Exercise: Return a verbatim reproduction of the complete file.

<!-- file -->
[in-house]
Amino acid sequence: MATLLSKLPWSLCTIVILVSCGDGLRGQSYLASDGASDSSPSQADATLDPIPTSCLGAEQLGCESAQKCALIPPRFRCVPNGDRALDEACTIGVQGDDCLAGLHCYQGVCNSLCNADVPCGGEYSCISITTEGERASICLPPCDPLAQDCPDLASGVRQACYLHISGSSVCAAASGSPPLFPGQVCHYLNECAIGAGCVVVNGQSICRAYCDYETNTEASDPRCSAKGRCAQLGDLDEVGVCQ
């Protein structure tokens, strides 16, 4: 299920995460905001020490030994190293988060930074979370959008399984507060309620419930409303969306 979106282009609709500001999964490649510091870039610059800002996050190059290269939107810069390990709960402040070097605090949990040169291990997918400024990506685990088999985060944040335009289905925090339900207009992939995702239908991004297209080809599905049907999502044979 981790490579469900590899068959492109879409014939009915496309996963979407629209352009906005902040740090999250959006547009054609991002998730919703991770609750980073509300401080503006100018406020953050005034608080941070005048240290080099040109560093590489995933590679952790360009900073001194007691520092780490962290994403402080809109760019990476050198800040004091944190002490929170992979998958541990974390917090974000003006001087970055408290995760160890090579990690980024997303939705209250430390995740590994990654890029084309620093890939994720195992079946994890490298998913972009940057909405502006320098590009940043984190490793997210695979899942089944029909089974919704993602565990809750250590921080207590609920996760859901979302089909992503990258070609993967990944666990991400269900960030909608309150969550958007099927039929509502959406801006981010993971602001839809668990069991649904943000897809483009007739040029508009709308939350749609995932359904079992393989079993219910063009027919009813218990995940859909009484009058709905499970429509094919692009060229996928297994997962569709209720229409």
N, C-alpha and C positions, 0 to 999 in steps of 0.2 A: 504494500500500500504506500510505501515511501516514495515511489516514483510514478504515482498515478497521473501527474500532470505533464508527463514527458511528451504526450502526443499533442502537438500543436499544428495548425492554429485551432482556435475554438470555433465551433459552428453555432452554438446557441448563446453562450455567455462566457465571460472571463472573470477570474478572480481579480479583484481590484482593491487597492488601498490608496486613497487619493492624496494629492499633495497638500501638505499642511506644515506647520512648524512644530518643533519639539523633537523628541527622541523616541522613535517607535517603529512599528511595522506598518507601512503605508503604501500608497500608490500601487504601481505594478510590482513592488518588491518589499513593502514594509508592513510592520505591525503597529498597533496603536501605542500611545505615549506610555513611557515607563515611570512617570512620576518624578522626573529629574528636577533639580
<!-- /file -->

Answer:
[in-house]
Amino acid sequence: MATLLSKLPWSLCTIVILVSCGDGLRGQSYLASDGASDSSPSQADATLDPIPTSCLGAEQLGCESAQKCALIPPRFRCVPNGDRALDEACTIGVQGDDCLAGLHCYQGVCNSLCNADVPCGGEYSCISITTEGERASICLPPCDPLAQDCPDLASGVRQACYLHISGSSVCAAASGSPPLFPGQVCHYLNECAIGAGCVVVNGQSICRAYCDYETNTEASDPRCSAKGRCAQLGDLDEVGVCQ
């Protein structure tokens, strides 16, 4: 299920995460905001020490030994190293988060930074979370959008399984507060309620419930409303969306 979106282009609709500001999964490649510091870039610059800002996050190059290269939107810069390990709960402040070097605090949990040169291990997918400024990506685990088999985060944040335009289905925090339900207009992939995702239908991004297209080809599905049907999502044979 981790490579469900590899068959492109879409014939009915496309996963979407629209352009906005902040740090999250959006547009054609991002998730919703991770609750980073509300401080503006100018406020953050005034608080941070005048240290080099040109560093590489995933590679952790360009900073001194007691520092780490962290994403402080809109760019990476050198800040004091944190002490929170992979998958541990974390917090974000003006001087970055408290995760160890090579990690980024997303939705209250430390995740590994990654890029084309620093890939994720195992079946994890490298998913972009940057909405502006320098590009940043984190490793997210695979899942089944029909089974919704993602565990809750250590921080207590609920996760859901979302089909992503990258070609993967990944666990991400269900960030909608309150969550958007099927039929509502959406801006981010993971602001839809668990069991649904943000897809483009007739040029508009709308939350749609995932359904079992393989079993219910063009027919009813218990995940859909009484009058709905499970429509094919692009060229996928297994997962569709209720229409």
N, C-alpha and C positions, 0 to 999 in steps of 0.2 A: 504494500500500500504506500510505501515511501516514495515511489516514483510514478504515482498515478497521473501527474500532470505533464508527463514527458511528451504526450502526443499533442502537438500543436499544428495548425492554429485551432482556435475554438470555433465551433459552428453555432452554438446557441448563446453562450455567455462566457465571460472571463472573470477570474478572480481579480479583484481590484482593491487597492488601498490608496486613497487619493492624496494629492499633495497638500501638505499642511506644515506647520512648524512644530518643533519639539523633537523628541527622541523616541522613535517607535517603529512599528511595522506598518507601512503605508503604501500608497500608490500601487504601481505594478510590482513592488518588491518589499513593502514594509508592513510592520505591525503597529498597533496603536501605542500611545505615549506610555513611557515607563515611570512617570512620576518624578522626573529629574528636577533639580